Comparative Analysis of High Strength Concrete and Normal Strength Concrete Columns Exposed to Fire

Abstract - The increased usage of high strength concrete in buildings has resulted in concern regarding the behavior of such concrete under fire. In particular, spalling at certain temperatures, as identified by performing a fire test on concrete columns in laboratories, is of particular concern. This paper provides comparative analysis of structural behavior and the principal influences of high temperature in concrete at loss of compressive strength and spalling, the unintended discharge of material from a member of high strength concrete (HSC) column and normal strength concrete (NSC) columns. Though a lot of information has been gathered on both phenomena, there remains a need for a broader understanding of the response of concrete structures to different heating rates and the performance of complete concrete structures subjected to realistic fire exposures. There is a lack of information derived from large-scale tests on concrete buildings in natural fires. So we are experimenting fire test on Four Reinforced (normal strength and higher strength) concrete columns in laboratory to get actual behavior of concrete columns.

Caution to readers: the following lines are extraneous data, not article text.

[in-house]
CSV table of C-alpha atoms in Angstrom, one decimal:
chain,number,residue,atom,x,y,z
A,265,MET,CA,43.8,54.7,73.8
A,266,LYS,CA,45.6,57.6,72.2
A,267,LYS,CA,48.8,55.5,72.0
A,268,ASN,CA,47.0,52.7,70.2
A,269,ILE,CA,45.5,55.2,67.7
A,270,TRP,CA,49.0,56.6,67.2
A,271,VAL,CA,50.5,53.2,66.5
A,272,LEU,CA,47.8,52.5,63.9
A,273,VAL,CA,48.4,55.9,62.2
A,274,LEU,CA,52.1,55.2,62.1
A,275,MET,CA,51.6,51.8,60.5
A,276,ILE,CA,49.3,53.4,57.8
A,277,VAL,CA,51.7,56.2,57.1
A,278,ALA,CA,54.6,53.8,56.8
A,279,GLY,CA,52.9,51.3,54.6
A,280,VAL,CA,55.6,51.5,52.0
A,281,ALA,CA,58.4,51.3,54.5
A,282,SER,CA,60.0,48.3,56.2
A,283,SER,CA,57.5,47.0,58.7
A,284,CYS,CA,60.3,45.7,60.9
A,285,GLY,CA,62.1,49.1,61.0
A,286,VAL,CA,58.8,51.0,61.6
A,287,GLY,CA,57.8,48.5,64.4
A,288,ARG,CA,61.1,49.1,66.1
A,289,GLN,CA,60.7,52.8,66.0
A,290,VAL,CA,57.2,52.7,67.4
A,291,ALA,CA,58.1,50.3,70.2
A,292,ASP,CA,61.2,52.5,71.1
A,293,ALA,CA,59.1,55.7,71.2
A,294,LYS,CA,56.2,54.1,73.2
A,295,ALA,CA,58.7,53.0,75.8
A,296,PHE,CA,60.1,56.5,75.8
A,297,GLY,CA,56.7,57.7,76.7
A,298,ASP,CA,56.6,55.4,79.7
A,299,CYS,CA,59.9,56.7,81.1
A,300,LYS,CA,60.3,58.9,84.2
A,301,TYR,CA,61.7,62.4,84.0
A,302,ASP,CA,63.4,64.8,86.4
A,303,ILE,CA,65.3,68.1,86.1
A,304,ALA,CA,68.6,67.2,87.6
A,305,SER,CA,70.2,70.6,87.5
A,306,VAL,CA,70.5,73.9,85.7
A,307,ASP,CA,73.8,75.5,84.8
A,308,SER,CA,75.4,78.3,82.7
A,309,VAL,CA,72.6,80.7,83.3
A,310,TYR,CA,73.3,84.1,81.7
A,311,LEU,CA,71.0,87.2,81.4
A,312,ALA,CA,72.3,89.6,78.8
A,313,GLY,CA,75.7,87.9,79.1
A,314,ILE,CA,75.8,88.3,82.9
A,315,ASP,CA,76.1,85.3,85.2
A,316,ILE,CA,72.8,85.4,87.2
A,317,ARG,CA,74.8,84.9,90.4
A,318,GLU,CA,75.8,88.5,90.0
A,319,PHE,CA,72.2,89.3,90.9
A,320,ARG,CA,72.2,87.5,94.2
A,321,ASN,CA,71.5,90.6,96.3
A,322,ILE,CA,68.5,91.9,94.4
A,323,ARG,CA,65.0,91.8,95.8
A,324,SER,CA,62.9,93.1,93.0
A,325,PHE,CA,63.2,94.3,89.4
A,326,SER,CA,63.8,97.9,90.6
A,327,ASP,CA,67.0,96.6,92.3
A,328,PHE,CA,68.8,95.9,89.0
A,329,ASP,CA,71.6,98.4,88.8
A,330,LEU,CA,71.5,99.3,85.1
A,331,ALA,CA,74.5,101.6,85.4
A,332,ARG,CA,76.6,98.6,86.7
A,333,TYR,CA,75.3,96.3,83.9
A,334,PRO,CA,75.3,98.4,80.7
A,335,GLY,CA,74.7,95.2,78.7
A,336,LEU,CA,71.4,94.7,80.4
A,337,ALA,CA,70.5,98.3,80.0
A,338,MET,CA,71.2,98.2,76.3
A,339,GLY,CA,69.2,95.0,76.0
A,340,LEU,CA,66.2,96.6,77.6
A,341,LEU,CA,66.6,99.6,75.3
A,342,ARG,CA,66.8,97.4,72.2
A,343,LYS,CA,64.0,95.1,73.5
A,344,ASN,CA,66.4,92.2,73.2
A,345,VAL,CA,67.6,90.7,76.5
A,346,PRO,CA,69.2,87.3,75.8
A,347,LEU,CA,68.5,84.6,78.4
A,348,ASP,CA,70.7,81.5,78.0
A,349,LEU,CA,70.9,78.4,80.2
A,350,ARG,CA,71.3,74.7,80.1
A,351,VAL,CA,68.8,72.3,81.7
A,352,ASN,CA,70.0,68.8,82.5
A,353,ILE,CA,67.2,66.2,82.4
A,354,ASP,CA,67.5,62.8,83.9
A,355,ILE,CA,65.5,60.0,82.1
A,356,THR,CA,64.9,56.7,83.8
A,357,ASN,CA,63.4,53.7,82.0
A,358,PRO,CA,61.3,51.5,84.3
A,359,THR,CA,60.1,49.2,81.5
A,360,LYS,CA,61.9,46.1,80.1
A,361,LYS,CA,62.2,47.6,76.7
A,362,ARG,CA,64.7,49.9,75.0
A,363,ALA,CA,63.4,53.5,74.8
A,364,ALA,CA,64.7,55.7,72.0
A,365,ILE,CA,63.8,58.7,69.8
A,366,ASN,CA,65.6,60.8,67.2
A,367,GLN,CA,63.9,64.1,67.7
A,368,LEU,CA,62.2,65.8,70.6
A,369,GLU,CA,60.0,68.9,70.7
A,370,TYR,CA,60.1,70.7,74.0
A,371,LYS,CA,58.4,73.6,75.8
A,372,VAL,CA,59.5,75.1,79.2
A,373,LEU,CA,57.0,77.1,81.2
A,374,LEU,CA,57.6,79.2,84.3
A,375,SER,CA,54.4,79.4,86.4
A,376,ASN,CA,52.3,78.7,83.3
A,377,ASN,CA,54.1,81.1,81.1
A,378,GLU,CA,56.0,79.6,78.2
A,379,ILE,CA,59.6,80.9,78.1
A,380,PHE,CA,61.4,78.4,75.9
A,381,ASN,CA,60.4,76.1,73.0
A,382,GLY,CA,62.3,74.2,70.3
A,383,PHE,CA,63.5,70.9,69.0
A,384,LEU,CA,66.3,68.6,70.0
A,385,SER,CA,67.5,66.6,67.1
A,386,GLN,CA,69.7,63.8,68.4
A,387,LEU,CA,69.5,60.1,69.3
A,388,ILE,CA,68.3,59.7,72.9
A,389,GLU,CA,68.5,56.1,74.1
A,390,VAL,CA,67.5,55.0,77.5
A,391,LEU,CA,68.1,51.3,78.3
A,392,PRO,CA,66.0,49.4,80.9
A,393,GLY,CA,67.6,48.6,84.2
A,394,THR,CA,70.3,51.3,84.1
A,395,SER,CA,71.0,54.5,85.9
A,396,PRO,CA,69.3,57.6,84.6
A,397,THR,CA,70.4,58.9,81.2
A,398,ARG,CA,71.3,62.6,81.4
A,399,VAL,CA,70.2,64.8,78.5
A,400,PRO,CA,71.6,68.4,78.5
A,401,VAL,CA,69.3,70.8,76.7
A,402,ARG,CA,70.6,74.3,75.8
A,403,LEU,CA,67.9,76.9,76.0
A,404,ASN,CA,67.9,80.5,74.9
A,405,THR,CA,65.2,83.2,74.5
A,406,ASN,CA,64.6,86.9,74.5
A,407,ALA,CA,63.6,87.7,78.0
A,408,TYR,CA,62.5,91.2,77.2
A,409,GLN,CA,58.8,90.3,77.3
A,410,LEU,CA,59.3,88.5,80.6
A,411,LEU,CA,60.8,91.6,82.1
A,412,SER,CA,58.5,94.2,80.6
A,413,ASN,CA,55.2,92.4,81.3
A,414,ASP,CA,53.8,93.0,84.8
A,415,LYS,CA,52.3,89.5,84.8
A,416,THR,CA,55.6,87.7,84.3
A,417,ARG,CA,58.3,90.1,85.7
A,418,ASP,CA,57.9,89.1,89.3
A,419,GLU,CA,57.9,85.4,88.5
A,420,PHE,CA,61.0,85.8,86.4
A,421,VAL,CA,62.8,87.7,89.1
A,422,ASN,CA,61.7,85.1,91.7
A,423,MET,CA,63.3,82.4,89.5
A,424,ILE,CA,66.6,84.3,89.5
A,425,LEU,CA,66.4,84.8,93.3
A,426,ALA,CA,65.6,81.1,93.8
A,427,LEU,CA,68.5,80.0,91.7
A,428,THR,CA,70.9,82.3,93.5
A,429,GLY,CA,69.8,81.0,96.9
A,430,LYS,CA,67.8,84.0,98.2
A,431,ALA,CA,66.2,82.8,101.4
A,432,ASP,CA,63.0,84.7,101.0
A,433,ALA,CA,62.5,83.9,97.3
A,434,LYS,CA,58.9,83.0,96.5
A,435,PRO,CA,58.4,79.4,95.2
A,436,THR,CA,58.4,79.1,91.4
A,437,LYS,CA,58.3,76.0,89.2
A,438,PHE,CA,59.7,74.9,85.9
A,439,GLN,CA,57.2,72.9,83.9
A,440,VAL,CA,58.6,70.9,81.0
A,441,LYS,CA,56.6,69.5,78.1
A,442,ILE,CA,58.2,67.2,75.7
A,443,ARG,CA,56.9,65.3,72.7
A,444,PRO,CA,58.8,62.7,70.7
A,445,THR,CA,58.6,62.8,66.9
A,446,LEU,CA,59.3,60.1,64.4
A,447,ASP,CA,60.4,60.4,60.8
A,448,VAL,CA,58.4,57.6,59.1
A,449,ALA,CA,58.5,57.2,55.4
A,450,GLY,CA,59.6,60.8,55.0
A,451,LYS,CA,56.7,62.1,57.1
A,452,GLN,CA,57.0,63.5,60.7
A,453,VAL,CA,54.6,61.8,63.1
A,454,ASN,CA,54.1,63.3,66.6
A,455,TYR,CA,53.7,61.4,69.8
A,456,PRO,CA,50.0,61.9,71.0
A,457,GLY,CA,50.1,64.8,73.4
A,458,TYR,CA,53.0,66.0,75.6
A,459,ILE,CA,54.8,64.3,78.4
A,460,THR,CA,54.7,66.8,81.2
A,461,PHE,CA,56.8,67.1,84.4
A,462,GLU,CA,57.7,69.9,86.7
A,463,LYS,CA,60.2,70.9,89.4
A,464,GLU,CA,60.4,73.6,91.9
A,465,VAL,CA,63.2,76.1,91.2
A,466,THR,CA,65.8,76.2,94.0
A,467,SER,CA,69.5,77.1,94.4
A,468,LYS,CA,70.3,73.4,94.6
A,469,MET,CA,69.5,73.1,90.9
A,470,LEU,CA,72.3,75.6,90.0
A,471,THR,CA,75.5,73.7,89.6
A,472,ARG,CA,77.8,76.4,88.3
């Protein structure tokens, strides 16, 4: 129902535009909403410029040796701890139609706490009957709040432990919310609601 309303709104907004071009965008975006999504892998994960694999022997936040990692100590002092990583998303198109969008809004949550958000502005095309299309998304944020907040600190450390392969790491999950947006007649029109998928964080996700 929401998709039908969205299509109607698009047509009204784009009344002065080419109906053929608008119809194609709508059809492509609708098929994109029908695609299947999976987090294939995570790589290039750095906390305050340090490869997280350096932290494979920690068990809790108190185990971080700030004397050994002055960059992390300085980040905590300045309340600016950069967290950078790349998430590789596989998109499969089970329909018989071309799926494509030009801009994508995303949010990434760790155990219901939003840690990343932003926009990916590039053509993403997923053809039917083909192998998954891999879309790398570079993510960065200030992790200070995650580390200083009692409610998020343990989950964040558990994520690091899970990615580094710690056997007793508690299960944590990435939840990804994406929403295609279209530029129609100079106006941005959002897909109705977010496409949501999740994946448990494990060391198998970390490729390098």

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Experimental Study on Development of Normal Strength Concrete and High Strength Concrete Using Alccofine

Experimental Study on Development of Normal Strength Concrete and High Strength Concrete Using Alccofine

strength in concrete. The experimental work is carried out to evaluate mechanical properties such as compressive strength, split tensile strength and flexural strength for normal strength concrete and high strength concrete. Normal concrete and High strength concrete is made by replacing alccofine by weight of cement various percentage 0% ,9%, 10% , 11% ,12% ,13%, 14%.using constant water cement ratio 0.45and 0.30 for M30 and M70 concrete respectively, super plasticizer are used for required degree of workability. Casting specimen is cured in atmospheric temperature and hardened properties for 7, 14 and 28days